COVID-19 cancellation may be blessing for battered Georgia

Georgia coach Kirby Smart on the field with D’Wan Mathis and James Cook in the final minutes of the game against the Florida Gators Saturday, Nov. 7, 2020, in Jacksonville, Fla.
Georgia coach Kirby Smart on the field with D’Wan Mathis and James Cook in the final minutes of the game against the Florida Gators Saturday, Nov. 7, 2020, in Jacksonville, Fla.

Credit: Curtis Compton/ccompton@ajc.com

Credit: Curtis Compton/ccompton@ajc.com

Georgia coach Kirby Smart was understandably disappointed that Saturday’s game against Missouri was postponed. But he also could not discount some inherent advantages to his battered and humbled team being handed an unexpected bye week.

The SEC announced Wednesday that Saturday’s scheduled noon game between the Bulldogs (4-2) and the Tigers (2-3) had to be called off because of COVID-19 complications within the Missouri football program. Missouri football coach Eli Drinkwitz revealed that a second player tested positive Tuesday for the highly infectious disease caused by the coronavirus, but that contact tracing was going to require quarantines for numerous other players, including a concentration among one position group in particular. He would not share which group.

Georgia’s team, meanwhile, has remained relatively unaffected by the virus. However, the Bulldogs currently are inundated by traditional football injuries, not to mention vexed by recent offensive and defensive struggles that have seen them lose two of their past three games by an average of 16.5 points.

Suffice it to say, Georgia can make good use of the time.

“We’ve got a plan to continue to work on us,” coach Kirby Smart said on the SEC coaches' teleconference call, which was conducted just minutes after the league’s announcement. “We have plenty to work on, and the good thing is we get to do some things against each other and compete. It’s always better when you get to do that rather than working on an opponent all week.”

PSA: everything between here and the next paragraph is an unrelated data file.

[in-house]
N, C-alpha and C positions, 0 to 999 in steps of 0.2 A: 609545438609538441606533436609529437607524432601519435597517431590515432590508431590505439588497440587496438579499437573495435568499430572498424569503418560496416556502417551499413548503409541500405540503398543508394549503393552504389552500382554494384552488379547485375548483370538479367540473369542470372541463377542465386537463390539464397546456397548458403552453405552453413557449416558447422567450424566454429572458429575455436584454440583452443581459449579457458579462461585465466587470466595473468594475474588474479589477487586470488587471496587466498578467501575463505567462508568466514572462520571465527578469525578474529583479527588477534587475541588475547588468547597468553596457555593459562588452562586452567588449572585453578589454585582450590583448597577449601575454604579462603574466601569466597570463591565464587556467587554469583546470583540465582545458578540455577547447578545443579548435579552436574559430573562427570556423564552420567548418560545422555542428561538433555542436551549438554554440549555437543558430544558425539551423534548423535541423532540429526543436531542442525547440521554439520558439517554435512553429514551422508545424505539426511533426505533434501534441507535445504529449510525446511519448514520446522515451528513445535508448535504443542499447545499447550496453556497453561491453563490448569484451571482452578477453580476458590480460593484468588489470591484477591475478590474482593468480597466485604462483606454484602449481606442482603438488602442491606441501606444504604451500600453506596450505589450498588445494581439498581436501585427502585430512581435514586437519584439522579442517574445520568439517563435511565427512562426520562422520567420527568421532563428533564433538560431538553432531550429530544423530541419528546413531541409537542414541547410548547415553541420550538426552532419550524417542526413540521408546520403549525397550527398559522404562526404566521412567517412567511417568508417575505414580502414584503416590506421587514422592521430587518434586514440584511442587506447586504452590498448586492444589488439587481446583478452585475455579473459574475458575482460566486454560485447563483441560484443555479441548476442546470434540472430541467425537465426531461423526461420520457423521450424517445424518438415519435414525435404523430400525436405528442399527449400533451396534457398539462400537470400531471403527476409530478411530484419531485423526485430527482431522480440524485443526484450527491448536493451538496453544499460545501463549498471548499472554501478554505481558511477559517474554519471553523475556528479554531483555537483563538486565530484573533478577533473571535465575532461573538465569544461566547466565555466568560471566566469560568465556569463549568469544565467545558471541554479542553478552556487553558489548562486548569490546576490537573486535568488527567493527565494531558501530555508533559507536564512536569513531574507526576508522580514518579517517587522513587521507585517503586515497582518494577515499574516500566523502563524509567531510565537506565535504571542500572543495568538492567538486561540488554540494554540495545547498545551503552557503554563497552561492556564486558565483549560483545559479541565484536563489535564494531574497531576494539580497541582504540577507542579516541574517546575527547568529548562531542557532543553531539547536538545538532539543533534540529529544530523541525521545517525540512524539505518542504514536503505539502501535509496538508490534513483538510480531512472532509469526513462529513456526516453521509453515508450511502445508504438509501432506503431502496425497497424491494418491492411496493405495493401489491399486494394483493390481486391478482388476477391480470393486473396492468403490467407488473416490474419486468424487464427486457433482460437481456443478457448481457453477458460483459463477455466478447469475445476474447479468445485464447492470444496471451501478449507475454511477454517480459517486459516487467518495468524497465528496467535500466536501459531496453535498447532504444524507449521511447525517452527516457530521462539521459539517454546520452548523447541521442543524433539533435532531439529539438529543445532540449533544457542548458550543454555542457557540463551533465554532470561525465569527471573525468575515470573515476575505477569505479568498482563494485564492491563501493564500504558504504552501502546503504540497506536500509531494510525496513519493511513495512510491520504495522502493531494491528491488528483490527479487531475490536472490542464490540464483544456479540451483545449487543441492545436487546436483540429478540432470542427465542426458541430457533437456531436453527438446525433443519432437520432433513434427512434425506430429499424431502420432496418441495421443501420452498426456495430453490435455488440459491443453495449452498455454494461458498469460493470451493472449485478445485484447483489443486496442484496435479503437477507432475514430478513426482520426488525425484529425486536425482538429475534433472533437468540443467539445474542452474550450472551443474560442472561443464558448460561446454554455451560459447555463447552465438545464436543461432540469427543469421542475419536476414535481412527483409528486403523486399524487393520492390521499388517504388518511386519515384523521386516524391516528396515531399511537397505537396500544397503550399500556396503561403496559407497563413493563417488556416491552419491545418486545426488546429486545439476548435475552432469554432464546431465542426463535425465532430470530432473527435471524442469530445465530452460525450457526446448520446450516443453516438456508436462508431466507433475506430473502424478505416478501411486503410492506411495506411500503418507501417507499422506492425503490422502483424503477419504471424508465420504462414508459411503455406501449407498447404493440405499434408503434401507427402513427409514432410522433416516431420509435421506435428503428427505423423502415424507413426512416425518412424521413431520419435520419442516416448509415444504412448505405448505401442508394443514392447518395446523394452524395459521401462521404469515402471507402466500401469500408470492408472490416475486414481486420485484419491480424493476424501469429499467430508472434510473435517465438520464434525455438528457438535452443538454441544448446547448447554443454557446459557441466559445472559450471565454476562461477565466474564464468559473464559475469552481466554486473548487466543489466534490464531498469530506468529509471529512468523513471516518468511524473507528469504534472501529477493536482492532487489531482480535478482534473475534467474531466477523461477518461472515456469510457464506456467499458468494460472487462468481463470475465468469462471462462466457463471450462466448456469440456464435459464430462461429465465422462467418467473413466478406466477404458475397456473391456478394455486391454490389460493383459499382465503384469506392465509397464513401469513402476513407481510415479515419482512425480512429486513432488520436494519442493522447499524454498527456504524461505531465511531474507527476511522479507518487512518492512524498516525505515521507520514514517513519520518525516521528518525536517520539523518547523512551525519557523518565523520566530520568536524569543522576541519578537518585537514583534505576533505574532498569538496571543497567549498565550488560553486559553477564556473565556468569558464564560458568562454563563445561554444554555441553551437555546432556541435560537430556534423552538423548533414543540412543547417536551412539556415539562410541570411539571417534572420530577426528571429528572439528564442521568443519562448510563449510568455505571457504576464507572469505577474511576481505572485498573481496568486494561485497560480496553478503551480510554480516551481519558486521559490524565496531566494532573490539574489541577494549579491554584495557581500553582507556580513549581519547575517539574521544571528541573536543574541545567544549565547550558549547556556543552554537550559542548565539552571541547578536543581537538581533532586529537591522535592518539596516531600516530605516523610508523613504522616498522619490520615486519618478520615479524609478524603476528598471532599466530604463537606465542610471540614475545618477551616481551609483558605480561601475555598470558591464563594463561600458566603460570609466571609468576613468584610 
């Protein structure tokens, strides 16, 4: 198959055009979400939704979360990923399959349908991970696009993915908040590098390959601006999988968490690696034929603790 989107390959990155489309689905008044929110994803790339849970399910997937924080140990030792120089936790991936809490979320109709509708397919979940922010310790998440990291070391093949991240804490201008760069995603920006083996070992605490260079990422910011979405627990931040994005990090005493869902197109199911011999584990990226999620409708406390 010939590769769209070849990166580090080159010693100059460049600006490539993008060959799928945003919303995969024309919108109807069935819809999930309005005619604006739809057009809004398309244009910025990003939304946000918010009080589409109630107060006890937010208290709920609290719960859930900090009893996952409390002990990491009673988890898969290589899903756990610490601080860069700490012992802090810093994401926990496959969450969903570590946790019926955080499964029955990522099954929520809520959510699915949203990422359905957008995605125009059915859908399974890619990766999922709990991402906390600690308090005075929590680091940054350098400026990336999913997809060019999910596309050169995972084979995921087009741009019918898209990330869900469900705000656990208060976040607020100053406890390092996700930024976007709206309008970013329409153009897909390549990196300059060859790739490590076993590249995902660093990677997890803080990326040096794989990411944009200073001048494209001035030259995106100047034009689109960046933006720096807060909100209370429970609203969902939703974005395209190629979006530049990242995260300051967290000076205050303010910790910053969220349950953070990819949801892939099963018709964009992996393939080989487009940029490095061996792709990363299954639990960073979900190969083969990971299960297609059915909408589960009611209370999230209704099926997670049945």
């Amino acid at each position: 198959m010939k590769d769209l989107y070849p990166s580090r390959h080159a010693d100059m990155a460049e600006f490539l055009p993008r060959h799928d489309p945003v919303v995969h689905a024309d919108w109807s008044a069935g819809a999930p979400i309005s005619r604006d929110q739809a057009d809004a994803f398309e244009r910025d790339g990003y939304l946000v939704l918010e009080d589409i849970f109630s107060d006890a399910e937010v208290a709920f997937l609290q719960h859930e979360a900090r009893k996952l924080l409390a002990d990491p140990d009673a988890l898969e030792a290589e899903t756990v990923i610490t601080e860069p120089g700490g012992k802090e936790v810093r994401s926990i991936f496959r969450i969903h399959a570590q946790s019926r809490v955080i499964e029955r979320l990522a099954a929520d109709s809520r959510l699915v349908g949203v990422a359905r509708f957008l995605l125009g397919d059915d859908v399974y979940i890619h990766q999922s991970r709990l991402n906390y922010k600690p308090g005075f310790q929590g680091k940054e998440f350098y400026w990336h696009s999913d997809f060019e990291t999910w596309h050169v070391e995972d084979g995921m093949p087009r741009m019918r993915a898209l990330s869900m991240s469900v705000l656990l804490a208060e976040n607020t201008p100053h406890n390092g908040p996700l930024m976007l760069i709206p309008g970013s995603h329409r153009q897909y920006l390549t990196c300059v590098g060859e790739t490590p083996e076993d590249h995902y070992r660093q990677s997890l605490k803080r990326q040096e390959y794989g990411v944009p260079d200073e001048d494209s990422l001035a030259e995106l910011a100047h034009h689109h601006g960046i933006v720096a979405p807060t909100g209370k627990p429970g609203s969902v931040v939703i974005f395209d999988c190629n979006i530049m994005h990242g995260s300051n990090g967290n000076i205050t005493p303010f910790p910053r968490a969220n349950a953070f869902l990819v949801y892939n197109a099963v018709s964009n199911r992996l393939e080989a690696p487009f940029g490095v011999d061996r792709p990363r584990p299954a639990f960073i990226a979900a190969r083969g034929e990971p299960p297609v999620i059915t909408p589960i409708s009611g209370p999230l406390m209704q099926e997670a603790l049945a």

The SEC is considering whether the Georgia-Missouri could be played Dec. 19. That is, of course, the current date for the SEC Championship game at Mercedes-Benz Stadium. The Bulldogs are expected to miss the title game for the first time in four years after losing to Florida 44-28 on Saturday. That effectively gives the Gators (4-1) a two-game lead in the Eastern Division since they would also hold the head-to-head tiebreaker.

But all that’s assuming that all 14 SEC teams are able to play their 10 regular-season games. Georgia-Missouri is the fourth of this weekend’s SEC matchups that was postponed because of COVID-19 issues, joining Alabama at LSU, Texas A&M at Tennessee and Auburn at Mississippi State.

Florida-LSU and Missouri-Vanderbilt also had to be postponed earlier this season, and are scheduled to be played on Dec. 12, the SEC’s designated make-up date when it released its delayed-start, conference-only schedule in August. That’s why the Tigers don’t have an open date before Dec. 19.

Georgia, meanwhile, has been relatively unaffected by the virus.

“We’ve been fortunate,” Smart said. "(Team doctor) Ron (Courson) had a good plan, and I can’t say that folks haven’t had a good plan. A lot of it is out of your control other than education and precaution. I go back, again, it’s not a crazy amount. It’s the contact tracing and being safe is what is really knocking the games out. It’s not just the COVID-19 positives. It seems to me that those are not high in number, but those are higher than they were the last four to five weeks.”